Midrange Power7+ Servers: The More Oomph You Want, The More It Costs
April 1, 2013 Timothy Prickett Morgan
In last week’s issue of The Four Hundred, I walked you though the pricing for various sized configurations of the new Power 750+ and Power 760+ midrange servers using IBM‘s dual-chip module (DCM) variant of the Power7+ processor. That just looked at the system hardware costs. This week, as I have done in the past, I want to walk you through how the raw computing, operating system, and Software Maintenance costs compare across each processor SKU and how those costs stack up with prior Power 750 machines.
As has been the case since there was an AS/400, customers in the belly of the product line pay a considerably higher cost per unit of performance, and by a lot more than you might expect based on the configured system price. Decades ago, hardware was the expensive bit and while the OS/400 systems software was by no means inexpensive, considering it had a relational database built in, the software price seemed relatively reasonable. Of course, hardware prices have been driven down by Moore’s Law across processors, memory, and storage, and now hardware is the least of anyone’s worries. This is true of all systems at this point, by the way, not just the AS/400 and its progeny. And yet, here’s the funny bit, systems still account for well over $50 billion a year in revenues worldwide, twice the market for networking and external disk/flash storage individually.
There are lots of ways to dice and slice the costs of a Power Systems machine running IBM i, but the data presented in this story is, like the one I did for the entry machines a few weeks ago, designed to isolate the raw computing costs from chassis, memory, storage, and peripheral costs. The idea is to take each processor feature card, activate all of its cores, load up IBM i on each core, and see what that costs and then divide it by the Commercial Performance Workload (CPW) relative performance rating. This is, in effect, the price of raw computing on each processor feature. If you do that for the Power 750+ and the Power 760+, here are how the costs per CPW stack up for the first to processor cards in each chassis:
I put the configurations of the Power 740+ machines in the chart just to have a frame of reference.
The full set of data used to generate this chart can be found in this monster table, which I updated for the smaller Power7 and Power7+ machines to take out the Software Maintenance price hike that IBM announced on February 5 and subsequently retracted on March 11.
As you can see, the bang for the buck on the Power 740+ and Power 750+ is more or less the same, with a slight premium coming for the Power 750+ and the expansion capability in terms of I/O and memory absolutely warranting some sort of premium. Both machines are in the same P20 software tier, so software costs per core are the same and the performance per core is also roughly on par. Moving up to the Power 760+, which is essentially the same 5U chassis but with two six-core chips per socket instead of two four-core chips per socket as in the Power 750+, you jump up to that P30 software tier. And as you can see, that makes the cost per CPW go up by between 30 and 50 percent, depending on which machine you want to compare.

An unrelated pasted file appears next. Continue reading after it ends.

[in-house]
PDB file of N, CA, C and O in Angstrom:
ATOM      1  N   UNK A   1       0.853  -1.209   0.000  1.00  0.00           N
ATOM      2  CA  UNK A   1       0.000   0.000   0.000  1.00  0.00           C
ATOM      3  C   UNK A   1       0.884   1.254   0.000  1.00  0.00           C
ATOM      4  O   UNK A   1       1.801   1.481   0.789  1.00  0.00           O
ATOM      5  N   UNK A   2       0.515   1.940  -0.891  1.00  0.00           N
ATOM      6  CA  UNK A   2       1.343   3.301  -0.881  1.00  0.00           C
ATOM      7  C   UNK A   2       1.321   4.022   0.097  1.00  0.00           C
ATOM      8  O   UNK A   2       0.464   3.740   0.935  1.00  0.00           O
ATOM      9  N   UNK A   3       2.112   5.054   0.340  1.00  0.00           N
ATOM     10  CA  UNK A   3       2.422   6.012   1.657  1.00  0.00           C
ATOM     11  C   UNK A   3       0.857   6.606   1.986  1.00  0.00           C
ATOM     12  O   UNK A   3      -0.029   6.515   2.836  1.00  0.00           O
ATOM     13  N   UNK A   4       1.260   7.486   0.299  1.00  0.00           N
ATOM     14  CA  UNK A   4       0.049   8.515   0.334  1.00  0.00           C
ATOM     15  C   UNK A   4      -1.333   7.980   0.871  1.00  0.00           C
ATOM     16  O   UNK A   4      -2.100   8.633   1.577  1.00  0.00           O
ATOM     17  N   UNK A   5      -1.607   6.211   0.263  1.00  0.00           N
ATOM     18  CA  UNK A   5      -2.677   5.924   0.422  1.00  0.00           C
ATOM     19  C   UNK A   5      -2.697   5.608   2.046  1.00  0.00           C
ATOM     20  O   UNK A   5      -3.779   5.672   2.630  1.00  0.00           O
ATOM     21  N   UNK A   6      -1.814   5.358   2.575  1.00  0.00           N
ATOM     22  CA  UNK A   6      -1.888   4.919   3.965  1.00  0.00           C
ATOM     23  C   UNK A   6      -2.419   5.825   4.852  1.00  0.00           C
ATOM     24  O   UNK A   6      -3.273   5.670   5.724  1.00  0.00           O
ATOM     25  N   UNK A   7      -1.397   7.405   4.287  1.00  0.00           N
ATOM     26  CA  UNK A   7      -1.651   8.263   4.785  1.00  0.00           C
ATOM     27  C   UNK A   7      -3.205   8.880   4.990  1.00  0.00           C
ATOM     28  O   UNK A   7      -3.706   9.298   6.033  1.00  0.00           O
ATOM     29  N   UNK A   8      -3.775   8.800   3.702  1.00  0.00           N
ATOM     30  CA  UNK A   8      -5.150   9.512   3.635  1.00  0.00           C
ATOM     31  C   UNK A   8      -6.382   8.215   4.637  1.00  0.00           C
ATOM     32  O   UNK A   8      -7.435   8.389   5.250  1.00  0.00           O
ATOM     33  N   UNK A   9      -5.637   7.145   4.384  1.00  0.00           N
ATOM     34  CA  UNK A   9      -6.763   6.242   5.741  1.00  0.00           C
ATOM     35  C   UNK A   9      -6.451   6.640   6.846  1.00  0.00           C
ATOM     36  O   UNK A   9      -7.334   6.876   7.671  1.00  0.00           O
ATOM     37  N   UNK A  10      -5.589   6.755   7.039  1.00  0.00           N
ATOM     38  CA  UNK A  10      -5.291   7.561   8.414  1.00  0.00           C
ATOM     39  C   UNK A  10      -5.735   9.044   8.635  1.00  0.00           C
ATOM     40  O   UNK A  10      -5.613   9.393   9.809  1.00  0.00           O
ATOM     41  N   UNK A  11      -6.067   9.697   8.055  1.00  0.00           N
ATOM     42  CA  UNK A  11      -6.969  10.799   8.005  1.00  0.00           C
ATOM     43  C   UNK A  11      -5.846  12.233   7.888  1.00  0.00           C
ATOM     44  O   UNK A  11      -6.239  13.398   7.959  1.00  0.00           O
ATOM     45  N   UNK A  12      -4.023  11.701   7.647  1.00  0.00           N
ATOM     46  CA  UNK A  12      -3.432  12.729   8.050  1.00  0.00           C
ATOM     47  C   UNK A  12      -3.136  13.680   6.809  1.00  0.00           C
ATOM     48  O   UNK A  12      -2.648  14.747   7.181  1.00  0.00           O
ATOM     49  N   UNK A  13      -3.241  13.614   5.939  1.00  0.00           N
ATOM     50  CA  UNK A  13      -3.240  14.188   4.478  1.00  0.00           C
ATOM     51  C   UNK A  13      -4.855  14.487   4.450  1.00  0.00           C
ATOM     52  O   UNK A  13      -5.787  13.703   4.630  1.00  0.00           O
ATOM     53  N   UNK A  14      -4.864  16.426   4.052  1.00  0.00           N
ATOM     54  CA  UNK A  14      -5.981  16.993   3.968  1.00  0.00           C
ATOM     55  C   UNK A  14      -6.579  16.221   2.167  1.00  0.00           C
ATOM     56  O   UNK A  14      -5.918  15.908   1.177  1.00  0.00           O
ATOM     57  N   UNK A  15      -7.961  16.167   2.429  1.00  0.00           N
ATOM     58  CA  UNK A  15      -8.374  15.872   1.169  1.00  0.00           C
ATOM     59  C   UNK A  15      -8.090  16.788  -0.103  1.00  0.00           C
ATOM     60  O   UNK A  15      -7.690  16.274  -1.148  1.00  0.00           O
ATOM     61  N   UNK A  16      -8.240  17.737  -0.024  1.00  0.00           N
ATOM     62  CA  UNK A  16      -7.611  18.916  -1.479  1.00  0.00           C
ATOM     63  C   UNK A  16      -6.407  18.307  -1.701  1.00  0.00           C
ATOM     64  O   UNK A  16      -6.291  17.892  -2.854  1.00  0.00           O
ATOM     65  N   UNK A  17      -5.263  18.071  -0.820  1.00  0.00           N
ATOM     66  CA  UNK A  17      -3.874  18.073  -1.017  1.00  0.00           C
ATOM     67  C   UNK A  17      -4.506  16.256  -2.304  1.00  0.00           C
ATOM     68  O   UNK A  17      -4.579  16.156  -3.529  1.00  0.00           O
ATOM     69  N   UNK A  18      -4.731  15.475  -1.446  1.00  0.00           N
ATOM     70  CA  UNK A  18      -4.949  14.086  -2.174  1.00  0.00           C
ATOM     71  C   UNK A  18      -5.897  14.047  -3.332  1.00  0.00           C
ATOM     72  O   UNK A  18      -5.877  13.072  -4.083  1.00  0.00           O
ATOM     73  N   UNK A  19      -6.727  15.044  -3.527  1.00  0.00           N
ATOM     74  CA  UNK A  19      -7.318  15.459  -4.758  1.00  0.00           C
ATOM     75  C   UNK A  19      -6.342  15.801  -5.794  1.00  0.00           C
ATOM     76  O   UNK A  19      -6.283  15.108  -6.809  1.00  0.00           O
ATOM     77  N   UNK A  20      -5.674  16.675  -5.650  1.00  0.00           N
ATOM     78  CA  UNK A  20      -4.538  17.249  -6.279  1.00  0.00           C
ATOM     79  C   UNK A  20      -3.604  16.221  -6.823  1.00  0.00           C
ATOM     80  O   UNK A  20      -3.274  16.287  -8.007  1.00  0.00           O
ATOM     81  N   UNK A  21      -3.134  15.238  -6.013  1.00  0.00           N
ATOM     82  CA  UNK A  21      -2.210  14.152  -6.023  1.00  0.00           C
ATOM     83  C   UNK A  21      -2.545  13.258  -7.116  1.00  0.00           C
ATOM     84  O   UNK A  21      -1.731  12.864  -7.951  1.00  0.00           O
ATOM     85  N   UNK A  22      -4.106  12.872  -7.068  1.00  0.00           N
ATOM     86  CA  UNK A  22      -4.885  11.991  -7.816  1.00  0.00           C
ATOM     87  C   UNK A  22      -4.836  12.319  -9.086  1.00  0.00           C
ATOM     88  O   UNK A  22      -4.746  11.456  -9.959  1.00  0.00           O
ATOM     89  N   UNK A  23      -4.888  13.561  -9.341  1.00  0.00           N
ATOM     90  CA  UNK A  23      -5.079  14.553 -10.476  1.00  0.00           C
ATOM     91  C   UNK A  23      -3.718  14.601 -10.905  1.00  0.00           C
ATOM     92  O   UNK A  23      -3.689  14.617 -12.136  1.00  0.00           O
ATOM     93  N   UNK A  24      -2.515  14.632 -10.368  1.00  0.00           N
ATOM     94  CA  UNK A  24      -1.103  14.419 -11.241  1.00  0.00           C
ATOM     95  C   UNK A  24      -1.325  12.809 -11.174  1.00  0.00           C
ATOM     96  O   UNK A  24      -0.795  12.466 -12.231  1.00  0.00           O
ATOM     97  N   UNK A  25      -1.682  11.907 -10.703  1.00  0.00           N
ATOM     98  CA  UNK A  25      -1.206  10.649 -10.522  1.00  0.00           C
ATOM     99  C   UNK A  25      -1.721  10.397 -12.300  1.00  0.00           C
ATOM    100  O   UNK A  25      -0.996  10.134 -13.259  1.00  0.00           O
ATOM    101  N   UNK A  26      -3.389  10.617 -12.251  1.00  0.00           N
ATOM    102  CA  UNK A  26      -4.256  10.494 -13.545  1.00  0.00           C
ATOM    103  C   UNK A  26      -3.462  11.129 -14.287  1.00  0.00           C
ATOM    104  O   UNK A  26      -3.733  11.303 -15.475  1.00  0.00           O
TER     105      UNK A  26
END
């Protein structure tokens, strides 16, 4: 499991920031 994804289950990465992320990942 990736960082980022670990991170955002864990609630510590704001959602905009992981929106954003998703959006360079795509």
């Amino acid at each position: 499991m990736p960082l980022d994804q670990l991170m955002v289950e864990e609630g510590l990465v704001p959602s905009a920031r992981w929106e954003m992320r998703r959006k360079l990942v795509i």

The share of the cost of the raw processor feature cards that is represented by the IBM i software licensed in each core is 80 percent or higher, as you can see here:
In effect, you can think of any Power Systems processor card as a base smartphone that the vendor is willing to give to you on the relative cheap because they want you on the service contract with that data plan. In this case, the Software Maintenance contract for one year costs the same or more than the hardware and the data plan represents 80 to 85 percent of the total cost of ownership. As I showed you a few weeks ago, on smaller Power 710+ and Power 720+ machines, the IBM i software on a fully activated processor feature card represented about 60 to 65 percent of the total cost of the card, with SWMA being between 25 and 30 percent. The Power 730+ and Power 740+ machines are virtually indistinguishable from the Power 750+ and Power 760+ in their ratios.
I have a hard time imagining there are a lot of IBM i shops that would go for a Power 760+ server over a Power 750+ machine. I can see more companies who might have otherwise had gone with a two-chassis Power 770+ setup backstepping to a Power 760+, although there is nothing in the way of software savings there because the Power 760+ and Power 770+ machines are both in the P30 tier. The Power 770+ has a lot more I/O scalability and twice the maximum main memory capacity, so you might be driven up there by your database and workloads. If you are thinking about choosing between a Power 730+, a Power 740+, and a Power 750+, the cost per unit of performance is not that different, but the Power 750+ can scale further in terms of CPU cores and main memory, so it may be a better box to make a foundation for a long-term investment where you can start out with one processor card and scale up to four as needed.
Next week, we’ll talk about how IBM is positioning the Power 750+ and Power 760+ and pitching them to customers.